From Odessa American, via PoliceOne
ECTOR COUNTY, Texas — Ector County’s top lawman said his office has received threatening messages and a voicemail that someone is going to “come shoot up the town” following a protest that ended in multiple arrests.
After organizer’s were arrested Monday for having “AR-15 type weapons” on a reportedly premises where alcohol is sold, Ector County Sheriff Mike Griffis said that the Sheriff’s Office has noticed a rise in threatening messages.
Griffis said that one of the threats was a voicemail left at the Ector County Courthouse, “saying that they’re gonna come shoot up the town,” he said.
In August of last a gunman drove around Odessa randomly shooting and killing seven people and wounding 25 others.
Griffis said that there was also a threatening message left at the Commissioner’s Court Office.
“There’s rumors of people wanting to kill me and none of this have been substantiated. I’m sure some of it is actual,” he said adding that on Tuesday a social media post released his home address and that of his ex-wife.
Griffis said that if ECSO can substantiate the threats, then they will file charges on those people.
“That’s ridiculous,” he said.
Wednesday morning, Philip Archibald, 29, one of the protestors who was not arrested Monday because he wasn’t carrying a gun, said via Facebook Live he was hoping to hold a protest at Anytime Fitness in Odessa, the Ector County Sheriff’s Office and at Griffis’ residence for what he said would be, “a peaceful protest.”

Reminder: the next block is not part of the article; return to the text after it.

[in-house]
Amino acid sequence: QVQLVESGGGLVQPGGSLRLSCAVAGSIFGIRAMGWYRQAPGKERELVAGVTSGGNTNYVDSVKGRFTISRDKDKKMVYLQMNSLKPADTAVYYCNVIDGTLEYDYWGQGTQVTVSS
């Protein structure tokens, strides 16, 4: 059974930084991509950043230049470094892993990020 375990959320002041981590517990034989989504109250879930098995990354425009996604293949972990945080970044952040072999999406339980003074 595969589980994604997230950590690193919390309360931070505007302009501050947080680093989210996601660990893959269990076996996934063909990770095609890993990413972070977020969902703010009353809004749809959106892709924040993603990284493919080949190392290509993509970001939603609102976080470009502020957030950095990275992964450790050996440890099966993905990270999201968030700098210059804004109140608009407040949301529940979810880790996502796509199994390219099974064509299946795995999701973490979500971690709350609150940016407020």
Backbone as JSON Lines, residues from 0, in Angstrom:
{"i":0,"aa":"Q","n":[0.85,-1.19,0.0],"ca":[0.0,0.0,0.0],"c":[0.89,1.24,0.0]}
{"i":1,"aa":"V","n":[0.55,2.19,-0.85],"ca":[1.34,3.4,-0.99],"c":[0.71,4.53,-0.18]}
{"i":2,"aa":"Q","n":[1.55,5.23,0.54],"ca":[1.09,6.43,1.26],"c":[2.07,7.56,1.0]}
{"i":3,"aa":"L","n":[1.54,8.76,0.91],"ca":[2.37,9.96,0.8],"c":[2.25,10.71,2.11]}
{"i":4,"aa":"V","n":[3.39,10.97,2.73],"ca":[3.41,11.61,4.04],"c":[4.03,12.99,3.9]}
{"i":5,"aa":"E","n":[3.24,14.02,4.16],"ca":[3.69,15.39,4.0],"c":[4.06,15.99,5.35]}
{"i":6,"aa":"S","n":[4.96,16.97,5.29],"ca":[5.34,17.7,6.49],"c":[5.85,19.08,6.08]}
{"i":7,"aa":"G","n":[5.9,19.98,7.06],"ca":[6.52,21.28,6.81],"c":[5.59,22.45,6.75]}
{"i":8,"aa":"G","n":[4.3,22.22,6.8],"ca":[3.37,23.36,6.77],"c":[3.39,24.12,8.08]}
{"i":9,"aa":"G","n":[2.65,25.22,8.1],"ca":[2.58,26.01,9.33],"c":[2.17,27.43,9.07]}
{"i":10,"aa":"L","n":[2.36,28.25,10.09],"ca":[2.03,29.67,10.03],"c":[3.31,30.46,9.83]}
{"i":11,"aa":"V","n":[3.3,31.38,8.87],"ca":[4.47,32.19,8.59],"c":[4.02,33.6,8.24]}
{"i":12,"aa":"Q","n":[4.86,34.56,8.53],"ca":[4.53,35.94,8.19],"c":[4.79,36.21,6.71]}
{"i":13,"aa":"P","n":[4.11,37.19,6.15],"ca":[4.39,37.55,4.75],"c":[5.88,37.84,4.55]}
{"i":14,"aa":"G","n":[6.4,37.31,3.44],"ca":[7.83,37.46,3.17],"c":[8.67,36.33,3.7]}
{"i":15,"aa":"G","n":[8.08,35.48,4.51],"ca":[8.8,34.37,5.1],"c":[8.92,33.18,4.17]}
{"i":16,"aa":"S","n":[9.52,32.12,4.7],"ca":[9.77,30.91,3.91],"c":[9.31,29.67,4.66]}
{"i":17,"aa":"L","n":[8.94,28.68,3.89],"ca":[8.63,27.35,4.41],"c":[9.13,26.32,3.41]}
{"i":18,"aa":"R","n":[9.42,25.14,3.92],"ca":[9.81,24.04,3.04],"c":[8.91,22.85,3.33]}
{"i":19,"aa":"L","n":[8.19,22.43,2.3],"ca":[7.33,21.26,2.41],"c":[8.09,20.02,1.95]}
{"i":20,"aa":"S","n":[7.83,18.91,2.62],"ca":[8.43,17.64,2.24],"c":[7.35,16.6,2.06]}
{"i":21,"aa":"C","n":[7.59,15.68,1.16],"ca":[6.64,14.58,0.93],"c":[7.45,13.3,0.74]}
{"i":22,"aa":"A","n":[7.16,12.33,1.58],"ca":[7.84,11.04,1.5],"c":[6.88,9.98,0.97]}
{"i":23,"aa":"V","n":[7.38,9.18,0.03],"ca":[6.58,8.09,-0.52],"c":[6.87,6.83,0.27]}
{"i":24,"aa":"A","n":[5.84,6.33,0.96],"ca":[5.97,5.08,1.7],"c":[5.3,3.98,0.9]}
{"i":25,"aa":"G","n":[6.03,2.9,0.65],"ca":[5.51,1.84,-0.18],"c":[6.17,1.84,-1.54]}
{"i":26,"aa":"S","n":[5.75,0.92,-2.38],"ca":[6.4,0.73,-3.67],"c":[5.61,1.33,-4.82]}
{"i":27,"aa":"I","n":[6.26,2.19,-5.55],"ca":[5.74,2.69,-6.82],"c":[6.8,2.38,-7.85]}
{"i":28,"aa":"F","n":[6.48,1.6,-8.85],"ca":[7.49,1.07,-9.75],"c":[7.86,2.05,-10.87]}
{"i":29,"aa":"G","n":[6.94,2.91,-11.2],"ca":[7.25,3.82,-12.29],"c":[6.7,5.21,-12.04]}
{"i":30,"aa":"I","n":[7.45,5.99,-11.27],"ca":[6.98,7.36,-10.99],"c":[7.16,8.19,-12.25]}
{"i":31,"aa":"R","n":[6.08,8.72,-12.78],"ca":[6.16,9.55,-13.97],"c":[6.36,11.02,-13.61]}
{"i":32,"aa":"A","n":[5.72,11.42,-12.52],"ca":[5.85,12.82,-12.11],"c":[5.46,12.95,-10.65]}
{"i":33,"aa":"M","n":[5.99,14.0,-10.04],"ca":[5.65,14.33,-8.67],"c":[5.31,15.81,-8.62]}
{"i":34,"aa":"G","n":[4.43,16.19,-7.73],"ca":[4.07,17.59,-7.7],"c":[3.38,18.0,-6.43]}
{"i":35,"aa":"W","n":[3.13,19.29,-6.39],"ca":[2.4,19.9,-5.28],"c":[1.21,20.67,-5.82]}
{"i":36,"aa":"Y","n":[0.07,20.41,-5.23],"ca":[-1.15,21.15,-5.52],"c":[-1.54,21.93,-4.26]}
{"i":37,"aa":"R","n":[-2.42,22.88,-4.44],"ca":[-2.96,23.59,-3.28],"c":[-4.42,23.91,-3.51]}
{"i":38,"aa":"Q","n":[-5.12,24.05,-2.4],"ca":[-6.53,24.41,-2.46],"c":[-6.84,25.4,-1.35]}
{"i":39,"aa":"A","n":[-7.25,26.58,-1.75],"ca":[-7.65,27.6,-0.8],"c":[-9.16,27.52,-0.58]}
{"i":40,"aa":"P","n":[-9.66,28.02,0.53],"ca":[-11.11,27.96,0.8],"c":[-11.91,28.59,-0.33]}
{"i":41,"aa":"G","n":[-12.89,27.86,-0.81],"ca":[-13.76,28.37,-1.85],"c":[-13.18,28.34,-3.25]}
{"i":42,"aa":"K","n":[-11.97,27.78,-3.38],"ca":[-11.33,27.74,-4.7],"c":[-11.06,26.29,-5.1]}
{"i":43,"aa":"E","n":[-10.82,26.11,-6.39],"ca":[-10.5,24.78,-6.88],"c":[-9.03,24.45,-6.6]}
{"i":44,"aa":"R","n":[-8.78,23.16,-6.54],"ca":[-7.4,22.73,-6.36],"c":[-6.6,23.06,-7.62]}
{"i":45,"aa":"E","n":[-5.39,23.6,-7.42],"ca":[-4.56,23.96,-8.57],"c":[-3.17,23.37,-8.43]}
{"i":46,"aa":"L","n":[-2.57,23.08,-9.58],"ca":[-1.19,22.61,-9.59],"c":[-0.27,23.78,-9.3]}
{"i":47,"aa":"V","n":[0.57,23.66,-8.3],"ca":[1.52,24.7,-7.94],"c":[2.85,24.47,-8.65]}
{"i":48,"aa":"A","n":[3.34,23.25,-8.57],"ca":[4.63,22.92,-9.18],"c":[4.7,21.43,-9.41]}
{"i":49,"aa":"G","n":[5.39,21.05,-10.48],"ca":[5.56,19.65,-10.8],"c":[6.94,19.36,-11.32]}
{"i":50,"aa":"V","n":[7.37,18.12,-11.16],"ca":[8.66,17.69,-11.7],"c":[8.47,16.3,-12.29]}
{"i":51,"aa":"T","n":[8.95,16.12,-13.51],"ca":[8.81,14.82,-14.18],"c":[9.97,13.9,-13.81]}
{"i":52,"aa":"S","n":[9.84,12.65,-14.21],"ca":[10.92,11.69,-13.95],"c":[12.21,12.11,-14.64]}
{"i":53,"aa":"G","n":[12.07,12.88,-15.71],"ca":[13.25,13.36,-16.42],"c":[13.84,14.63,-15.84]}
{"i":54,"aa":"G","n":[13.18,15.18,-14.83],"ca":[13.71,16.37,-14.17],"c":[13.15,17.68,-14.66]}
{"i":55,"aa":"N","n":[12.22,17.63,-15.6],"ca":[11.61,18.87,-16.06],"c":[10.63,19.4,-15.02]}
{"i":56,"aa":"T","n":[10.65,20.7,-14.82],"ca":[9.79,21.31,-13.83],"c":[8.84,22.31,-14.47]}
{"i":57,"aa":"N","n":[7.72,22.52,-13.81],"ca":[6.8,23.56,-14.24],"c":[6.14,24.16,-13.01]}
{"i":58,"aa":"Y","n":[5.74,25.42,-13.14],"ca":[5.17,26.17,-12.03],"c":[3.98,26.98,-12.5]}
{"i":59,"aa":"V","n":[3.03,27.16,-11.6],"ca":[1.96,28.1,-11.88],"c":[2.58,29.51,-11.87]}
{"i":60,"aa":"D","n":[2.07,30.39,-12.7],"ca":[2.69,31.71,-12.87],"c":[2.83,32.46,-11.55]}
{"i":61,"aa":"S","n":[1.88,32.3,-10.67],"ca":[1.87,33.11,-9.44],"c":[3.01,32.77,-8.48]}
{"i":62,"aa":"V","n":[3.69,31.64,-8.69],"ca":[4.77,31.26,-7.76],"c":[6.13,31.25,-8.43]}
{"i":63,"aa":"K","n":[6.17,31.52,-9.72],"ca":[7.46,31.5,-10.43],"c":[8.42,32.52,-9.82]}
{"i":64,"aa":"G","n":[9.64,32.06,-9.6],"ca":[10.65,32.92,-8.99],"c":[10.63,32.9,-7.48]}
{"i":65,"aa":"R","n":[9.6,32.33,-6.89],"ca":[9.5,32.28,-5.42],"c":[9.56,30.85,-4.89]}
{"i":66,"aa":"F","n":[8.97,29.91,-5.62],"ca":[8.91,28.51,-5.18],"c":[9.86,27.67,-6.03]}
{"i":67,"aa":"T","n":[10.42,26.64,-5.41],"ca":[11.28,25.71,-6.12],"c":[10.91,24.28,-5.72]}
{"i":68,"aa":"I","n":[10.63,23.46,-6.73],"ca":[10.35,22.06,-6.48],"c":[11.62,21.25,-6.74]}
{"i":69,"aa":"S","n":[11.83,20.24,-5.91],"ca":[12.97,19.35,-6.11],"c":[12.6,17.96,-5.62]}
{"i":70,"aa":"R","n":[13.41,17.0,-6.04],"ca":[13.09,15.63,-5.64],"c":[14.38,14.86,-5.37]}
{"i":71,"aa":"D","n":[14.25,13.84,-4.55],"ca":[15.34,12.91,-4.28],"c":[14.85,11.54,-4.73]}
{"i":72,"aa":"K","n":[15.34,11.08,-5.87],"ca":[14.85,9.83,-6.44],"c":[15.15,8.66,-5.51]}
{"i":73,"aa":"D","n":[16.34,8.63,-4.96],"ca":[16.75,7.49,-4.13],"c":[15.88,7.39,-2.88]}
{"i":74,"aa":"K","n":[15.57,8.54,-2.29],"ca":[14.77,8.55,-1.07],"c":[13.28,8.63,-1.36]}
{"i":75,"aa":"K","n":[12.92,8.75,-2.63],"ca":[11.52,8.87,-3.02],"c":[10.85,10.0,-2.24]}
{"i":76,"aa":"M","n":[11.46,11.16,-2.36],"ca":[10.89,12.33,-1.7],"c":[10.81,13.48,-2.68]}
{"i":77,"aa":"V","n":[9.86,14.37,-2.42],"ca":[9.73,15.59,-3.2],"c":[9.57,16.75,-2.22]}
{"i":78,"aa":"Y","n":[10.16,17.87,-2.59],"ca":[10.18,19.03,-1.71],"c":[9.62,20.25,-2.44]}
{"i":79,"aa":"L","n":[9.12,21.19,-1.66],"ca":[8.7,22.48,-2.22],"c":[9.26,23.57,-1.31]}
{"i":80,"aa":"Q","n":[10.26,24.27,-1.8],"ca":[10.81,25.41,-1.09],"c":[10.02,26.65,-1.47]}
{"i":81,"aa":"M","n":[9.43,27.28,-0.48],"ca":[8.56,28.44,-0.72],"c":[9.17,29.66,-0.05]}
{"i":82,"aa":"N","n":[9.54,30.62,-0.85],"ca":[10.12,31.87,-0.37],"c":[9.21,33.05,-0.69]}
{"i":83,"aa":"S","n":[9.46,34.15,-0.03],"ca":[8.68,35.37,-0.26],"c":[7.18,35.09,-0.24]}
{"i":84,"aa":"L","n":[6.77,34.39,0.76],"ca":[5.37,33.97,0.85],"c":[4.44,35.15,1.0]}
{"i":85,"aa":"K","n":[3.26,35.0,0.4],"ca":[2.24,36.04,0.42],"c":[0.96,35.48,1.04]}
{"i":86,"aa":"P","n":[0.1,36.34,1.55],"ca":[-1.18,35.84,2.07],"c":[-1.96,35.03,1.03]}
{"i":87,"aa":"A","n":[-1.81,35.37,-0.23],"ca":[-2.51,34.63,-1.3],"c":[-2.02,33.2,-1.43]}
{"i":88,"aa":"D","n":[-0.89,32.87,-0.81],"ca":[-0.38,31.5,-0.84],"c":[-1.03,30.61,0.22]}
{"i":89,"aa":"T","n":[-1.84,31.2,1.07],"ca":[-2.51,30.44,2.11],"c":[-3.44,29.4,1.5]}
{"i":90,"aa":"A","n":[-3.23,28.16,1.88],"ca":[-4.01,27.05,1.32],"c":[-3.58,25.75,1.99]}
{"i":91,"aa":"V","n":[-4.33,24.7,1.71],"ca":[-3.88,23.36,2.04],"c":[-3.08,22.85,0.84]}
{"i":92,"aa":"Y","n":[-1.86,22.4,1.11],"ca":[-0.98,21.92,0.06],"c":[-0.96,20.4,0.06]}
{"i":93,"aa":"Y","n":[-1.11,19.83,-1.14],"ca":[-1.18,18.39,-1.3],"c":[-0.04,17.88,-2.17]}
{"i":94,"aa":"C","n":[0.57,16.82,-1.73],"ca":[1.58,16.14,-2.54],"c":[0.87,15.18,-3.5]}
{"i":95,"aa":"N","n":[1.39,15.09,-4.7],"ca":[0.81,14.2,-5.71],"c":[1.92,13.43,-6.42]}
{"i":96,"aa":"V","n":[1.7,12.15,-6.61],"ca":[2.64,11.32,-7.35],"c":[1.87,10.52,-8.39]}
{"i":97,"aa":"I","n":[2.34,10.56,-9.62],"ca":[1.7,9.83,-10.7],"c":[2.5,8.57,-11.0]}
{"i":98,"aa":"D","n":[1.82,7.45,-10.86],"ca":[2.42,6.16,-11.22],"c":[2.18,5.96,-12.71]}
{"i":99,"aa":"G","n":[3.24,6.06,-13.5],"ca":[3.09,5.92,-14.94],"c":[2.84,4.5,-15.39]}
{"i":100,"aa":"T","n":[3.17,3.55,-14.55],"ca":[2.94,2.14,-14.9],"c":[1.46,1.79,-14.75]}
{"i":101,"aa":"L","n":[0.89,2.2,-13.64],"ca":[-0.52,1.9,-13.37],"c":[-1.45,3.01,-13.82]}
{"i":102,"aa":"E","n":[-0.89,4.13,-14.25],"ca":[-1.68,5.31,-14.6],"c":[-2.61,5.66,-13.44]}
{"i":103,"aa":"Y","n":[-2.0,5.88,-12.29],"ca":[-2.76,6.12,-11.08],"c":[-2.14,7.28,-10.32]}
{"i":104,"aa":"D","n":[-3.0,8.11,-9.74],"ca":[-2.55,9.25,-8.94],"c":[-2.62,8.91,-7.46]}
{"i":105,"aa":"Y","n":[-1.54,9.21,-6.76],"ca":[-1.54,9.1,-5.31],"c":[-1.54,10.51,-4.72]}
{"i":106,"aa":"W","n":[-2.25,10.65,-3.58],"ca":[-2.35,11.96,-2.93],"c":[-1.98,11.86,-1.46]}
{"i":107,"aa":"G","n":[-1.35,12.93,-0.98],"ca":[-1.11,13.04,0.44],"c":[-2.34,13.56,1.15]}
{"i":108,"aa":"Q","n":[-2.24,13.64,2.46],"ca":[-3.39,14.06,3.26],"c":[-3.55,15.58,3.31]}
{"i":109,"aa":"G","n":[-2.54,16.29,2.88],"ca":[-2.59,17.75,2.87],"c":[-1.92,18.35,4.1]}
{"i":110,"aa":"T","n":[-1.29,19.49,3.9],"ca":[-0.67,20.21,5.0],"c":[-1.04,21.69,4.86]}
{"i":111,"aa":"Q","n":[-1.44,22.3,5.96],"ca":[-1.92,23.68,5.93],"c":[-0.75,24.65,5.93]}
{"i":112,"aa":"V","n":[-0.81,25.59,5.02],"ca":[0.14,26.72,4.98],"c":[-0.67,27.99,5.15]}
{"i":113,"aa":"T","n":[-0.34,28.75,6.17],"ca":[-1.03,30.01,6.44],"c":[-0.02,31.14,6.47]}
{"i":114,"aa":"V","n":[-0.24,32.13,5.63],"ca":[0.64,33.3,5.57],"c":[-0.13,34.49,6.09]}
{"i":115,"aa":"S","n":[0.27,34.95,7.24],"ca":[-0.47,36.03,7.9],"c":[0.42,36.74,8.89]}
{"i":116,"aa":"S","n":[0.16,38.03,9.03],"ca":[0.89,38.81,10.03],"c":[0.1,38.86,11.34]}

He said although his group protests with weapons they never intend to use the weapons. Griffis said in a previous phone interview that all the weapons seized on Monday during the arrests were loaded.
Griffis said that if protesters have guns and, “are on the sidewalk, that’s a public area and nothing can be done about it. If they come on private property, that’s another story. They cannot take guns on the Sheriff’s Office grounds. We have a secure jail facility there and they’re not gonna take guns down there,” he said.
Griffis said that he has received hate emails and all sorts of calls, “and again this has zero to do with the Second Amendment. It has to do with this group of individuals trying to intimidate law enforcement and keep them from enforcing the Governor’s Order.”
That order forbids bars from opening in the wake of COVID-19. The Monday protest was at the West Odessa bar Big Daddy Zane’s. Eight people, including the bar owner, were arrested. The bar owner, Gabrielle Ellison, was charged with violating the executive order and others were charged with carrying weapons on a property where alcohol is sold.
Griffis said that the incident Monday with armed organizers arrested could have gone very differently. He said that if she had opened without the group’s tactics, then, “We’d probably have wrote her a ticket and went on.”
Griffis said that he takes the threats very seriously and, “If I am approached or whatever, I will take appropriate action,” he said.McClatchy-Tribune News Service